## Abstract

One of the long standing questions in quantum physics is the reason electrical conductivity varies so widely between materials, over 16 orders of magnitude, much more than can be explained by the availability of electrons. The accepted explanation lies in Anderson localisation [1], which relies on the quantum wave nature of the electrons, which carry electrical current.

*Different paths from A to B in a random distribution of scatterers*

For a wave to propagate from A to B in the figure by scattering off a random distribution of scatterers, the different paths have different lengths and therefore different phases. After summing over all the possible paths, these interfere destructively, and propagation is suppressed. On the other hand, the backward and forward going paths going from A to B *and back* have the same path lengths, and will interfere constructively. An insulator is an example of a system that creates such a random potential for electrons. The motion of electrons in an insulator cannot be tracked directly, but this phenomenon has been studied in a range of equivalent systems [2-5]. Recent experiments using ultra-cold atoms show Anderson localisation in a potential generated by laser speckle [6-9]. This exciting development is closely related to the quantum chaos work on the delta-kicked rotor system by both the P.I. [10-13] and the A.I. [14-17].

*Critical remaining questions that we want to answer are:*

- How do interactions influence Anderson localisation?
- How does the nature of the randomness of the potential influence Anderson localisation?
- What happens if the potential depends on time?

Answering these will significantly enhance our understanding of one of the most important properties of materials: their electrical conductivity. We propose to investigate the motion of ultra-cold atoms in a programmable quasi-random potential, which can be arbitrarily shaped. The atoms are so cold, that the wavelength of their quantum-mechanical wave function is much larger than the characteristic distance scale of the potential. We intend to use different potential length scales, as well as different random functions, thereby mapping out the transition from classical to quantum motion. We will confine the atoms to a wave guide to study the role of interactions. Furthermore, the atoms can be given a velocity with respect to the potential, which will allow us to observe a tell-tale signature of Anderson localisation, which is coherent back scattering [18].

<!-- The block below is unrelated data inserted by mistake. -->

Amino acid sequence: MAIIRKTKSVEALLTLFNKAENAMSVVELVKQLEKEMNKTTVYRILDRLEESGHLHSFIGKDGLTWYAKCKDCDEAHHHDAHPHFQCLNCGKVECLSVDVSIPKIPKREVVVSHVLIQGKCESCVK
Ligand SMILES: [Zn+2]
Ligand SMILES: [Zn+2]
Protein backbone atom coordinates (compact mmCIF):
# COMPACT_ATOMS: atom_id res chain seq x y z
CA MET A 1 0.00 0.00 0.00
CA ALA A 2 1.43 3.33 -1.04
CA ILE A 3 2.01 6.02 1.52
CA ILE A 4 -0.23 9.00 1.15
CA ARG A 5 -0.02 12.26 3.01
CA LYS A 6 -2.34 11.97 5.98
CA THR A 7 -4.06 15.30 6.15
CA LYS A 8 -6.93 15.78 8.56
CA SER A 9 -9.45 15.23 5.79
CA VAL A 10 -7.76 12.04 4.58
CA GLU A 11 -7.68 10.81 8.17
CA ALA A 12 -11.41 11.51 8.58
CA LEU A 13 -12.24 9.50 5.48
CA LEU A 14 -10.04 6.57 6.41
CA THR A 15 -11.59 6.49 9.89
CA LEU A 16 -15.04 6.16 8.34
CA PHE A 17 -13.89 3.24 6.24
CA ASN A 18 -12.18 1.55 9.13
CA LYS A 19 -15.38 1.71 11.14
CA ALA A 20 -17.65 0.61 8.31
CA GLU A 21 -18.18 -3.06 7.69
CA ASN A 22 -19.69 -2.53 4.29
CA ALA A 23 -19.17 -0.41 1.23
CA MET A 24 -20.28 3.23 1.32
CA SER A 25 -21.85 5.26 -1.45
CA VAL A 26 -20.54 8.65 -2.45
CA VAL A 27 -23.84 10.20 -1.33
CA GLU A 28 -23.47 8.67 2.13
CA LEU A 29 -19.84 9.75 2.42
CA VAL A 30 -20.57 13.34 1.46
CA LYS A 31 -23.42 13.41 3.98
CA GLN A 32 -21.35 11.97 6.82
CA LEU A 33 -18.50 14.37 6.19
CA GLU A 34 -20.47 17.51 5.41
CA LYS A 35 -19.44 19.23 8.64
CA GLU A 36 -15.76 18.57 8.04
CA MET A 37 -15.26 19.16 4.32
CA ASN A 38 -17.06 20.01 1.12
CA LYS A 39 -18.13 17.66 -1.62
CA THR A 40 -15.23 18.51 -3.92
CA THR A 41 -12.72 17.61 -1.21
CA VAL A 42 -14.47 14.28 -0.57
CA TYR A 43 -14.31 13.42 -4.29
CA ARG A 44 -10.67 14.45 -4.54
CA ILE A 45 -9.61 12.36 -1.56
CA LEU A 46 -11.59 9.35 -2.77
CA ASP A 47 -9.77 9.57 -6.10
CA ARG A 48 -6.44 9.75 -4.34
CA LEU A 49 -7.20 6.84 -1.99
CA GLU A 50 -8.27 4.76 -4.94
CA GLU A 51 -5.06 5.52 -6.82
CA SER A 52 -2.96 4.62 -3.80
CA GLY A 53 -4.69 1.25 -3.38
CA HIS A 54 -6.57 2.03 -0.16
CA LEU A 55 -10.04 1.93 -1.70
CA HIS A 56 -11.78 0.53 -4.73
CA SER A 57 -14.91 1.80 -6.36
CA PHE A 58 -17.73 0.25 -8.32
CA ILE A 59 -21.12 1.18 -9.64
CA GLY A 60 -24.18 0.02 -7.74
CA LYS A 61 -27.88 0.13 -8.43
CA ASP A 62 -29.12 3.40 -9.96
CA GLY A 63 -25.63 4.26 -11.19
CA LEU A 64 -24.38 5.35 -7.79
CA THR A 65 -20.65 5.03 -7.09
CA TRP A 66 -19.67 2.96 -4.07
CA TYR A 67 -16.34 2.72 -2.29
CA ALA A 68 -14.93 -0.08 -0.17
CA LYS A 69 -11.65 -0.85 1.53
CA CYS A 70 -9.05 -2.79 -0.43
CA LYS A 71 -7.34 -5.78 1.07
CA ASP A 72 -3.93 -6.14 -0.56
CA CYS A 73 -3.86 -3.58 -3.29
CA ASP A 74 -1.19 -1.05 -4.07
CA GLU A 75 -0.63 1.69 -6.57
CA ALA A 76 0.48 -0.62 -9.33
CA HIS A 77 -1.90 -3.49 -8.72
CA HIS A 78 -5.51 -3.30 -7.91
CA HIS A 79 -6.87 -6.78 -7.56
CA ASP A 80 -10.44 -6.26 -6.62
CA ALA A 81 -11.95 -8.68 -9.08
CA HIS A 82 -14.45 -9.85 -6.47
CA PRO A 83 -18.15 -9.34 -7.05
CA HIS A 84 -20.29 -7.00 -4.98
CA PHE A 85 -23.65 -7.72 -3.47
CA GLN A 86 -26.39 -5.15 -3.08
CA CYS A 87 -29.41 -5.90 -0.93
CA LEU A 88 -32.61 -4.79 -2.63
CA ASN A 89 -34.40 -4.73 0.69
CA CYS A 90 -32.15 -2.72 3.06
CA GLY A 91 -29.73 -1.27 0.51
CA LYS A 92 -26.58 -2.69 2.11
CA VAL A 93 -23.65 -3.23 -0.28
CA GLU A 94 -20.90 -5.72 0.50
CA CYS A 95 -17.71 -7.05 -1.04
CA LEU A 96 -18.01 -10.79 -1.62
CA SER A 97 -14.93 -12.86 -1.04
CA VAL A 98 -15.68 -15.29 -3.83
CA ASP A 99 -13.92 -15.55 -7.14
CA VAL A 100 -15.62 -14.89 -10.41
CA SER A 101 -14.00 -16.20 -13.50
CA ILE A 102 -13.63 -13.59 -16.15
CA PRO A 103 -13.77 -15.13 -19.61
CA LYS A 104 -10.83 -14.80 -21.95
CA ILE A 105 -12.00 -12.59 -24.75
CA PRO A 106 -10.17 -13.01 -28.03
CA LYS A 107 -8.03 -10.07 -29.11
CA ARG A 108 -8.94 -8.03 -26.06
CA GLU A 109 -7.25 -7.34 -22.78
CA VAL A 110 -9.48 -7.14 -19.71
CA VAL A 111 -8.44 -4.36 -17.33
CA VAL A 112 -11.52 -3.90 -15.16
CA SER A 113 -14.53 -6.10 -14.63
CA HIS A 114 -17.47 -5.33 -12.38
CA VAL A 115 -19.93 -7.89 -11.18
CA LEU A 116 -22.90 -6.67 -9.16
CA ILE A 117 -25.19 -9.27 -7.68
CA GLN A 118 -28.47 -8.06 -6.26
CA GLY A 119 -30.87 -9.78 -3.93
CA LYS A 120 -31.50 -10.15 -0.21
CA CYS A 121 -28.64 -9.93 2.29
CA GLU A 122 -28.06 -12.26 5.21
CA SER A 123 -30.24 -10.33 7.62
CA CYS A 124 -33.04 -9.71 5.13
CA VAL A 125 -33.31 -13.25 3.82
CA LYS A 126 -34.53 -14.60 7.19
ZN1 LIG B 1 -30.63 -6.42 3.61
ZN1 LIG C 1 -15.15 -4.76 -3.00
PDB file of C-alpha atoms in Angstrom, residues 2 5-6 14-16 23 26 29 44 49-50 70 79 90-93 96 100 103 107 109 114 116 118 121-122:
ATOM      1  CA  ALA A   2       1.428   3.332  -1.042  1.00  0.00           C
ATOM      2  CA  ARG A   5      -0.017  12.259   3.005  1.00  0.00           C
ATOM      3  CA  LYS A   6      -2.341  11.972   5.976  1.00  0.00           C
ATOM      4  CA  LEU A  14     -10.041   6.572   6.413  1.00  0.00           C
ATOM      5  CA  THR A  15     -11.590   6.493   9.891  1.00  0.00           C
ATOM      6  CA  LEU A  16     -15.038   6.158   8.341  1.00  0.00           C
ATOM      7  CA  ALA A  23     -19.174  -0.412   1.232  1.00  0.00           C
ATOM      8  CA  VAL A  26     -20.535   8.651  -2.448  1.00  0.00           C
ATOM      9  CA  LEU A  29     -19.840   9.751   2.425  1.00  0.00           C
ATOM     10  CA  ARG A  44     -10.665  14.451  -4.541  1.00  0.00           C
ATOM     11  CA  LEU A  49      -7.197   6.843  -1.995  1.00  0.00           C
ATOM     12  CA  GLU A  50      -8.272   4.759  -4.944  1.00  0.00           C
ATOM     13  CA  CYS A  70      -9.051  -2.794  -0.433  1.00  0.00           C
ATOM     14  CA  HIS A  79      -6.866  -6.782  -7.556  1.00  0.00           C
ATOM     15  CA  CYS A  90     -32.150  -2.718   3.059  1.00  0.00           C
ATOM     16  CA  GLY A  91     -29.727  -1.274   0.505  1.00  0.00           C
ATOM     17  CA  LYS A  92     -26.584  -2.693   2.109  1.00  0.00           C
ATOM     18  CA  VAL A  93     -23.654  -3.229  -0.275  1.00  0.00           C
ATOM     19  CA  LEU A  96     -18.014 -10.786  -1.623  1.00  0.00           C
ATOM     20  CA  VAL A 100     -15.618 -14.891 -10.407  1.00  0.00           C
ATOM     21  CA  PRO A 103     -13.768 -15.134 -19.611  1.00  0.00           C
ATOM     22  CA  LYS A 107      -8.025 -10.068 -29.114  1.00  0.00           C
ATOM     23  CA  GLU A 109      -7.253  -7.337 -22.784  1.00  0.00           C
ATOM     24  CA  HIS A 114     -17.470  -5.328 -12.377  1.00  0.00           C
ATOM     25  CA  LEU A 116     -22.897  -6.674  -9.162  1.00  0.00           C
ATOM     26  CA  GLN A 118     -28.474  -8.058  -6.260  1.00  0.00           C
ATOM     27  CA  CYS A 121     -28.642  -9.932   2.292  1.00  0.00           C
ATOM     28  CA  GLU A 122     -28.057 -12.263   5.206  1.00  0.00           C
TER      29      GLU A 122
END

We trap and cool rubidium atoms in a dipole trap, formed by the focus of a CO_{2} laser, to the point of Bose-Einstein Condensation (BEC) [19,20]. At this point, all atoms in the trap share the same quantum-mechanical wave function, and are at an equivalent temperature of 50 nanoKelvin above absolute zero. The atoms now are moving very slowly, and consequently have a large “deBroglie” wavelength, larger than the wavelength of light we use for the random potential.

After creating the BEC, the CO_{2} laser trap is turned off and replaced by the quasi-random potential, which is formed by a laser beam that has been shaped by a Spatial Light Modulator (SLM). The SLM consists of a two-dimensional array of 1024×768 microscopic mirrors, that can each be addressed separately, and dynamically. We then obtain an image of the atomic distribution after a propagation time. If Anderson localisation occurs, we should see a drastically reduced spread of the atoms after a time-of-flight, even when the maximum height of the potential is much less than the kinetic energy of the atoms.

The experiments described here build on the existing infrastructure at the University of Auckland, which has routinely made BECs since 2006, and was established by the P.I., and on a strong tradition in New Zealand in Quantum and Atom Optics research. It provides a great opportunity for graduate students to be involved in ground-breaking research.

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